INDIANAPOLIS (WISH) — As the end of the school year approaches, your kids could be dealing with a lot of stress and doctors say that often leads to major stomach issues that go undiagnosed.
Stress can affect kids as young as two or three years old and cause a wide range of stomach issues from tummy aches to diarrhea, vomiting, or constipation. As many as 10 percent of school-age kids have stomach pain with no identified cause or diagnosis. What’s important is distinguishing whether your child is actually sick with a virus or if it is a recurring issue due to stress.
Doctors say with finals, student presentations, and other big end-of-the-school year events, this is a time to really keep a close eye on your child’s behavior.
If your child is young, it’s easy to keep track of how often they’re having bowel movements and the nature of those instances. But if your child is older, the bathroom is a private place, so look for changes in eating habits, sleep, and interest in activities that would normally be a part of your child’s every day life.
Stephanie Hullmann is a pediatric psychologist who works in the gastroenterology unit at Riley Hospital for Children at IU Health. She says her workload is consistently increasing. Dr. Hullmann urges parents to talk to your kids about upcoming stressful situations and help support them through it.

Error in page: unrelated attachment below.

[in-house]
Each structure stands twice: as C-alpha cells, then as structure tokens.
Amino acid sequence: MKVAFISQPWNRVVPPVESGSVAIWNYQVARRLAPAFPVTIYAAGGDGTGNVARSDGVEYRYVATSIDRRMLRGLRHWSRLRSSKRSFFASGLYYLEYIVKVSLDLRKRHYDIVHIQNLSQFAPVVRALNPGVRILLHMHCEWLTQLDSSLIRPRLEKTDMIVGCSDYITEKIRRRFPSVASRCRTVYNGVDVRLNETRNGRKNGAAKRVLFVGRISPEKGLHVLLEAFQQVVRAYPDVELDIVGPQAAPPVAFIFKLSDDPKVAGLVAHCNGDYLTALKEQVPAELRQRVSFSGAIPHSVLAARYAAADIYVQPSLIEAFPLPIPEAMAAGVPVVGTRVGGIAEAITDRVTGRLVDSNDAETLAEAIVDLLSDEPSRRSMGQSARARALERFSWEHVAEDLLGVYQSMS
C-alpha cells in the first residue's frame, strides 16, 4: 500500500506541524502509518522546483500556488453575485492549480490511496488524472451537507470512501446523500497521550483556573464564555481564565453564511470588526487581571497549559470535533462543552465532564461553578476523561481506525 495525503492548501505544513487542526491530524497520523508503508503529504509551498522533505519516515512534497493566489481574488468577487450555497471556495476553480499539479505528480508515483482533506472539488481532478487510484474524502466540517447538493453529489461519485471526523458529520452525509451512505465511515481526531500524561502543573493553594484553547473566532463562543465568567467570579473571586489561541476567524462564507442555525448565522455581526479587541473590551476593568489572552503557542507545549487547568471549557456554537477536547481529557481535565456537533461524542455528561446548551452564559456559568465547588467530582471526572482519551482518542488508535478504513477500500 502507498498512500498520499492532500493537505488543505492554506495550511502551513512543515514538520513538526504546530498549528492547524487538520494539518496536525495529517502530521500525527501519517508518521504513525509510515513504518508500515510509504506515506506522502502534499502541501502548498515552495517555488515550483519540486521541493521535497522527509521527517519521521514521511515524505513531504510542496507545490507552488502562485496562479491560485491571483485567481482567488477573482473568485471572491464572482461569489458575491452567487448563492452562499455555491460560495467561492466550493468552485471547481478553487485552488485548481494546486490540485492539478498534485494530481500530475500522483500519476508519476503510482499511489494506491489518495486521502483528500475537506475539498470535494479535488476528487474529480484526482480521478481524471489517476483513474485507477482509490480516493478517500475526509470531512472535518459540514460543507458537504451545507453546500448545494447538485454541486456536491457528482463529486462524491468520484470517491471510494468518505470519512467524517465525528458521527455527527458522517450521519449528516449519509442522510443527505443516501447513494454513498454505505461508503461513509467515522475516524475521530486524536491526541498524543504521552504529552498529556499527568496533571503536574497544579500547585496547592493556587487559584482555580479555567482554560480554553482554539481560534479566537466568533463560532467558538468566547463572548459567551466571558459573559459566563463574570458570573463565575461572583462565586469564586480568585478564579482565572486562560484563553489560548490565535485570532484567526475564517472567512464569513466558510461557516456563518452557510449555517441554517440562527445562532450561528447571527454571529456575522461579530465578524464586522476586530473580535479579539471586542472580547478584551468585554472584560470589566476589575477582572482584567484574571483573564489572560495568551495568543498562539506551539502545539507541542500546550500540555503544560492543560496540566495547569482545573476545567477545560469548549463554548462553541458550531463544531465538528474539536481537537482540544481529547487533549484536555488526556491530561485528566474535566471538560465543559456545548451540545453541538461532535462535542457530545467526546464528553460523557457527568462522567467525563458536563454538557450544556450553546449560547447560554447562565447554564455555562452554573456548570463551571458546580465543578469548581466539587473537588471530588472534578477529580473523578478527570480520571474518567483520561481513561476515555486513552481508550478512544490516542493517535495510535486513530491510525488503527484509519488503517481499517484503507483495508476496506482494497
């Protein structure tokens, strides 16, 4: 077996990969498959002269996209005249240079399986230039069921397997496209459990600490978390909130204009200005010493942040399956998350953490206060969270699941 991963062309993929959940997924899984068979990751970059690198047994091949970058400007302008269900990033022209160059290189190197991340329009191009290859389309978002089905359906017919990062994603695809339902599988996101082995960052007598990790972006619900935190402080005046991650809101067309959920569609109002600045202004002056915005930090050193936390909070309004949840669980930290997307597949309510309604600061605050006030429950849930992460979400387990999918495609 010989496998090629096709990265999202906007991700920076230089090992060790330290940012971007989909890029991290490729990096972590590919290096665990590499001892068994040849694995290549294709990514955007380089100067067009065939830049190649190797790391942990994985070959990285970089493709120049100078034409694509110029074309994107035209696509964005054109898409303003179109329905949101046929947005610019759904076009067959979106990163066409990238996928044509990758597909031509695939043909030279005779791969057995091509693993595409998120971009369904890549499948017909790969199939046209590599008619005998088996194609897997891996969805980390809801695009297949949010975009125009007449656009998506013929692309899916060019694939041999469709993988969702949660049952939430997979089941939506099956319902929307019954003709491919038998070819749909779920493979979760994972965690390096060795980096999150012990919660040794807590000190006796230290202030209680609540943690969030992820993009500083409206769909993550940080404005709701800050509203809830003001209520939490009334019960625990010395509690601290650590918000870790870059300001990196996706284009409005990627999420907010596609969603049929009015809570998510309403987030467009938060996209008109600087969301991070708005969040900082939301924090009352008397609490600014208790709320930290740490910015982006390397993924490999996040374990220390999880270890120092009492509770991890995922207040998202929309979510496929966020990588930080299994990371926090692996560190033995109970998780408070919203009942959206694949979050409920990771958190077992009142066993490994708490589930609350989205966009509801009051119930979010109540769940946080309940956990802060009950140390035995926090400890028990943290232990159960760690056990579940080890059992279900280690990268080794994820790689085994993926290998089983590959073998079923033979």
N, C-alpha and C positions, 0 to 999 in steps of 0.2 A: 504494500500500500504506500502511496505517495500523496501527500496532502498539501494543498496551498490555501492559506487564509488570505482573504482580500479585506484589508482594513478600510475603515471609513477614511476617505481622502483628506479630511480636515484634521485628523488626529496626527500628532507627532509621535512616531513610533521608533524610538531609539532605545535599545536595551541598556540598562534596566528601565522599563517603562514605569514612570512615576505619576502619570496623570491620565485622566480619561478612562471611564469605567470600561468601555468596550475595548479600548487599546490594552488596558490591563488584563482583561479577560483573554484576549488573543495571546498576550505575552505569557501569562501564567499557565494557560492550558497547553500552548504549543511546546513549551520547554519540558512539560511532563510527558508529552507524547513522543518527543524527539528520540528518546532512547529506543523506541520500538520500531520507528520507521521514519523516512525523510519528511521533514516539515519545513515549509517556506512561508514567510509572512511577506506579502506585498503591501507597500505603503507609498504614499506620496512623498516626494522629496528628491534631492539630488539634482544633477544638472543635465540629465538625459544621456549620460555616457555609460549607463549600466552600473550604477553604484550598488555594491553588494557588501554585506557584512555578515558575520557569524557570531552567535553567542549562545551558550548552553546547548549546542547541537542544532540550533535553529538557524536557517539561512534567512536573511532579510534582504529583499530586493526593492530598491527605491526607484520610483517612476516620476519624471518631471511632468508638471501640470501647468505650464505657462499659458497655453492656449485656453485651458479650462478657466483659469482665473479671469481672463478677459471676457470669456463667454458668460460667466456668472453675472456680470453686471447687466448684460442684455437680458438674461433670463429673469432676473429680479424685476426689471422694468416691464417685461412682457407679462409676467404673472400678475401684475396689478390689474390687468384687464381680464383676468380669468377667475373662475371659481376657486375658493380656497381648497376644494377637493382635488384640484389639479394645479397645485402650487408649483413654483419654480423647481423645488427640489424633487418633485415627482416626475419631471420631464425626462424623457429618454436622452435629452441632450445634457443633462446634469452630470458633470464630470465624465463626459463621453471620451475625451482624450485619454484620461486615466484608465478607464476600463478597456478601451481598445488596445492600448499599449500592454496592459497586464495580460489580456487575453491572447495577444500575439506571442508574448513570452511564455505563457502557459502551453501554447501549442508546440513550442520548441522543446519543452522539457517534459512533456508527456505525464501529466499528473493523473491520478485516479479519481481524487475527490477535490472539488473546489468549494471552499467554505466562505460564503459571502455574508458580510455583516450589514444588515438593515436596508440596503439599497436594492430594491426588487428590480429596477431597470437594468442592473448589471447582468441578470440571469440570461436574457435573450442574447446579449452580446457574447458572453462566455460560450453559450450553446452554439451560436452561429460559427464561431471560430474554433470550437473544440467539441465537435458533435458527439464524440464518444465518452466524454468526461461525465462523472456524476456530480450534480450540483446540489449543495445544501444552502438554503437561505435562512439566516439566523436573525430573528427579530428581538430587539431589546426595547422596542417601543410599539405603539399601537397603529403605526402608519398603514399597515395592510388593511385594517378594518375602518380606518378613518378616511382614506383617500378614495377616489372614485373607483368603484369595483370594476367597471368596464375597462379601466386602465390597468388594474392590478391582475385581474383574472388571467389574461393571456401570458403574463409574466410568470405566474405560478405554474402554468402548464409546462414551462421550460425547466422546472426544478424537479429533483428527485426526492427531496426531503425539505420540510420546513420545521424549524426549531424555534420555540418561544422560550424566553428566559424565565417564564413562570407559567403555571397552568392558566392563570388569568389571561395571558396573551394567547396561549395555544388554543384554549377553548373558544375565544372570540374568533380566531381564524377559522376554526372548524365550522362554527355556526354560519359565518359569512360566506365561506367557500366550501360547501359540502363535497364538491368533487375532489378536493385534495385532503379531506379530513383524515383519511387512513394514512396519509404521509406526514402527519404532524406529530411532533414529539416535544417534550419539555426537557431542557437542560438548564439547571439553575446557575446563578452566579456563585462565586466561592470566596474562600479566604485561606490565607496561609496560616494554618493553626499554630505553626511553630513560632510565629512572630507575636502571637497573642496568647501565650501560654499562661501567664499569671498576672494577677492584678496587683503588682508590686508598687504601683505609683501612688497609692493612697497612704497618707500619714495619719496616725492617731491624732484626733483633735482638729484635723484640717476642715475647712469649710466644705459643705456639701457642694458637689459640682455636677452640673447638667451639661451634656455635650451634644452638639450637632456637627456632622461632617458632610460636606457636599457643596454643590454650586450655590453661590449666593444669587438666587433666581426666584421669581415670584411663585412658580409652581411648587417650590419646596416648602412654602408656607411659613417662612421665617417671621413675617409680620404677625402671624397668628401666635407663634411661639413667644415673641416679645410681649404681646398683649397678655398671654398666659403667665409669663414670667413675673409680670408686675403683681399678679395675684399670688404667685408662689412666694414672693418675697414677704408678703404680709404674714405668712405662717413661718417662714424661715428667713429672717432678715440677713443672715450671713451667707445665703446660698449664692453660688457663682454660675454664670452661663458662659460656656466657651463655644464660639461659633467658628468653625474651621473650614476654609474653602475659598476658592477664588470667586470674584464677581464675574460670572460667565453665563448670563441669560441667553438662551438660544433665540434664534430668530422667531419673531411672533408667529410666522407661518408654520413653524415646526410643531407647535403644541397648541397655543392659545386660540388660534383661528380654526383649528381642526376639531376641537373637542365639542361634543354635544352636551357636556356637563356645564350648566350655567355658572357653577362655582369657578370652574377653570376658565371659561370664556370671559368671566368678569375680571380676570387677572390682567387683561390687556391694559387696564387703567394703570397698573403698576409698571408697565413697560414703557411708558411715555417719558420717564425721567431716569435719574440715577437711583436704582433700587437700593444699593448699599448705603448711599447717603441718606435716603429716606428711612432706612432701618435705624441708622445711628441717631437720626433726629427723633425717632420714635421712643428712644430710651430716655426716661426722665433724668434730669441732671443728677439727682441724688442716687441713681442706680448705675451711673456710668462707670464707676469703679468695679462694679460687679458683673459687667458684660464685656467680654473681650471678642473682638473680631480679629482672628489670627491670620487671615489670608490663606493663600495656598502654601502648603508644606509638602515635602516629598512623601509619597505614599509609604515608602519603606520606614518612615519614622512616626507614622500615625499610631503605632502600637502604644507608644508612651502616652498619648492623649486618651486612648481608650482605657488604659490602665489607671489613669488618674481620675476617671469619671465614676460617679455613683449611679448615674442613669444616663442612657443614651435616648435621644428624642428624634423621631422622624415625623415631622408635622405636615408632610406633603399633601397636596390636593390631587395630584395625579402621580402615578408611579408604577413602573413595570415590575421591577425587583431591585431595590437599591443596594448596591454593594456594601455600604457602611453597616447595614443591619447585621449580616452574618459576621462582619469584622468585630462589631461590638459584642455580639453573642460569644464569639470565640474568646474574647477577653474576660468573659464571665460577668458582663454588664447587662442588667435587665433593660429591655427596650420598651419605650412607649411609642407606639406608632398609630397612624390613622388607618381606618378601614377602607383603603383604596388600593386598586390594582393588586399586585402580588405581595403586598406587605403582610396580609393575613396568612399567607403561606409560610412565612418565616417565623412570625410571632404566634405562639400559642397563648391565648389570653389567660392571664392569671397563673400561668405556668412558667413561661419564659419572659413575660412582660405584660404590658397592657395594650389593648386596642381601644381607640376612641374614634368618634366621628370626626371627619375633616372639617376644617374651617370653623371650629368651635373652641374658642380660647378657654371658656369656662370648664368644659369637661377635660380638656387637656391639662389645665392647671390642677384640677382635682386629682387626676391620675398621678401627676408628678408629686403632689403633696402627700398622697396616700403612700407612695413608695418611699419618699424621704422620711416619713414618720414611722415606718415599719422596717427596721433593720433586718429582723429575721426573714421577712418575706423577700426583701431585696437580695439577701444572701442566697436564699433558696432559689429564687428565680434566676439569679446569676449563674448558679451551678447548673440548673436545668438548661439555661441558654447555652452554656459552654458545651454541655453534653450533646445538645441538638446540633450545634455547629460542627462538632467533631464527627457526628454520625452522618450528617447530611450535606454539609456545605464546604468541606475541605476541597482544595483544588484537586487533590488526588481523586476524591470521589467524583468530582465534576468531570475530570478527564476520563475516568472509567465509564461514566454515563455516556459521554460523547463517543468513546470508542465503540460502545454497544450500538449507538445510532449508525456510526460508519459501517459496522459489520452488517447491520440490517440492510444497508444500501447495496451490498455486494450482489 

“I think our kids are under a lot more stress and a lot more pressure these days than they have been in the past. There’s a lot more pressure to do well in school, more so than there used to be and kids aren’t getting as much time to play and be kids and have those carefree years,” Dr. Hullmann said.
Students do cite school as a cause of stress, but also athletics and family issues like divorce or a move can be a big trigger. Still she says to try to keep your kids in their regular routine.
“It’s important to continue to do the things that stress us out, even though it stresses us out and make our belly hurt, because the more that we’ve avoid the worse the stress gets and the worse our physical symptoms get as well,” Dr. Hullmann said.
If you do think your child is dealing with some stomach issues, Dr. Hullmann suggests seeing you family doctor first to rule our any medical issues. Your doctor may perform a blood test, scan, or other measures to rule out a medical condition.
For more on stomach aches brought on from stress and anxiety, click here.